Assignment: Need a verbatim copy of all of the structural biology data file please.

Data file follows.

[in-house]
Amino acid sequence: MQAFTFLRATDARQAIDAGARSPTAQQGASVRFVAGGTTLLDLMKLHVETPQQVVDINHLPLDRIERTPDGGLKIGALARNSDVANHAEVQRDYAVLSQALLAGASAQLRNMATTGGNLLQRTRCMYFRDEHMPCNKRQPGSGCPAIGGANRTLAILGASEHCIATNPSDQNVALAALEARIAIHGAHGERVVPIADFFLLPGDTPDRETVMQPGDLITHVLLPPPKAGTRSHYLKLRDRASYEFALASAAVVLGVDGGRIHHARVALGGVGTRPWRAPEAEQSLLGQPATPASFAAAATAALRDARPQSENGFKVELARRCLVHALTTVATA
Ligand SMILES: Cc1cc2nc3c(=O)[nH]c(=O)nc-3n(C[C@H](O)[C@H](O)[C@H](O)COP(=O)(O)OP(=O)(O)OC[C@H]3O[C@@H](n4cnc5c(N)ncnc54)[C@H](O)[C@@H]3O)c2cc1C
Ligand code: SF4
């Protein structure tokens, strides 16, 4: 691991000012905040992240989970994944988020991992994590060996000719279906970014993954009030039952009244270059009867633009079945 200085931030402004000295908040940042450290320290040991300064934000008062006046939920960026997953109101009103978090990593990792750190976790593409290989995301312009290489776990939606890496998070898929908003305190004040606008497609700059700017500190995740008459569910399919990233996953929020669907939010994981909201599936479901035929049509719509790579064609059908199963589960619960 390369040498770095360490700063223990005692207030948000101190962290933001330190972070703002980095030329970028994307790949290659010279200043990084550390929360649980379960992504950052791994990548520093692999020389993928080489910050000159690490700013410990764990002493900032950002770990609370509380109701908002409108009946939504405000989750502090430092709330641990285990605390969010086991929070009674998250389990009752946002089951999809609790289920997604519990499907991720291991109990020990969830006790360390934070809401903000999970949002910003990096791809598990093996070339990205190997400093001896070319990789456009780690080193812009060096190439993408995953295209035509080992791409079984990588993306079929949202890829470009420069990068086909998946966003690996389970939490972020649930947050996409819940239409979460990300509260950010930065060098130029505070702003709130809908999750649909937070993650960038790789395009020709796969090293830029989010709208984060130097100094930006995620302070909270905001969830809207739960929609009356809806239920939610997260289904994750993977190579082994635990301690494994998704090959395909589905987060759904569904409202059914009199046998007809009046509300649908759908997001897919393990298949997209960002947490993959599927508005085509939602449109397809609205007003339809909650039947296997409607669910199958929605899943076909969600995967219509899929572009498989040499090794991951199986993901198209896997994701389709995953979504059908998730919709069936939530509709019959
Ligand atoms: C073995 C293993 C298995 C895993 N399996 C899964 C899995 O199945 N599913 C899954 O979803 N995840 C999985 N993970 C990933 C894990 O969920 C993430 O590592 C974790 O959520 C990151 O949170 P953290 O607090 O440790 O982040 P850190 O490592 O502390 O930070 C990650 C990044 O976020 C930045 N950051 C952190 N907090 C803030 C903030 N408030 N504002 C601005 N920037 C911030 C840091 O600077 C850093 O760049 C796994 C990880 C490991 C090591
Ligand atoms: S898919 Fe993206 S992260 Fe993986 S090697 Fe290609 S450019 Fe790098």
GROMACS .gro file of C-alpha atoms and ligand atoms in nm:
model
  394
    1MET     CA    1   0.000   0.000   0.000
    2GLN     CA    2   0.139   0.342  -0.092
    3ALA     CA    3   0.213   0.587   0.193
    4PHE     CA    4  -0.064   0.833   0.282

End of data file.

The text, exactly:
[in-house]
Amino acid sequence: MQAFTFLRATDARQAIDAGARSPTAQQGASVRFVAGGTTLLDLMKLHVETPQQVVDINHLPLDRIERTPDGGLKIGALARNSDVANHAEVQRDYAVLSQALLAGASAQLRNMATTGGNLLQRTRCMYFRDEHMPCNKRQPGSGCPAIGGANRTLAILGASEHCIATNPSDQNVALAALEARIAIHGAHGERVVPIADFFLLPGDTPDRETVMQPGDLITHVLLPPPKAGTRSHYLKLRDRASYEFALASAAVVLGVDGGRIHHARVALGGVGTRPWRAPEAEQSLLGQPATPASFAAAATAALRDARPQSENGFKVELARRCLVHALTTVATA
Ligand SMILES: Cc1cc2nc3c(=O)[nH]c(=O)nc-3n(C[C@H](O)[C@H](O)[C@H](O)COP(=O)(O)OP(=O)(O)OC[C@H]3O[C@@H](n4cnc5c(N)ncnc54)[C@H](O)[C@@H]3O)c2cc1C
Ligand code: SF4
């Protein structure tokens, strides 16, 4: 691991000012905040992240989970994944988020991992994590060996000719279906970014993954009030039952009244270059009867633009079945 200085931030402004000295908040940042450290320290040991300064934000008062006046939920960026997953109101009103978090990593990792750190976790593409290989995301312009290489776990939606890496998070898929908003305190004040606008497609700059700017500190995740008459569910399919990233996953929020669907939010994981909201599936479901035929049509719509790579064609059908199963589960619960 390369040498770095360490700063223990005692207030948000101190962290933001330190972070703002980095030329970028994307790949290659010279200043990084550390929360649980379960992504950052791994990548520093692999020389993928080489910050000159690490700013410990764990002493900032950002770990609370509380109701908002409108009946939504405000989750502090430092709330641990285990605390969010086991929070009674998250389990009752946002089951999809609790289920997604519990499907991720291991109990020990969830006790360390934070809401903000999970949002910003990096791809598990093996070339990205190997400093001896070319990789456009780690080193812009060096190439993408995953295209035509080992791409079984990588993306079929949202890829470009420069990068086909998946966003690996389970939490972020649930947050996409819940239409979460990300509260950010930065060098130029505070702003709130809908999750649909937070993650960038790789395009020709796969090293830029989010709208984060130097100094930006995620302070909270905001969830809207739960929609009356809806239920939610997260289904994750993977190579082994635990301690494994998704090959395909589905987060759904569904409202059914009199046998007809009046509300649908759908997001897919393990298949997209960002947490993959599927508005085509939602449109397809609205007003339809909650039947296997409607669910199958929605899943076909969600995967219509899929572009498989040499090794991951199986993901198209896997994701389709995953979504059908998730919709069936939530509709019959
Ligand atoms: C073995 C293993 C298995 C895993 N399996 C899964 C899995 O199945 N599913 C899954 O979803 N995840 C999985 N993970 C990933 C894990 O969920 C993430 O590592 C974790 O959520 C990151 O949170 P953290 O607090 O440790 O982040 P850190 O490592 O502390 O930070 C990650 C990044 O976020 C930045 N950051 C952190 N907090 C803030 C903030 N408030 N504002 C601005 N920037 C911030 C840091 O600077 C850093 O760049 C796994 C990880 C490991 C090591
Ligand atoms: S898919 Fe993206 S992260 Fe993986 S090697 Fe290609 S450019 Fe790098």
GROMACS .gro file of C-alpha atoms and ligand atoms in nm:
model
  394
    1MET     CA    1   0.000   0.000   0.000
    2GLN     CA    2   0.139   0.342  -0.092
    3ALA     CA    3   0.213   0.587   0.193
    4PHE     CA    4  -0.064   0.833   0.282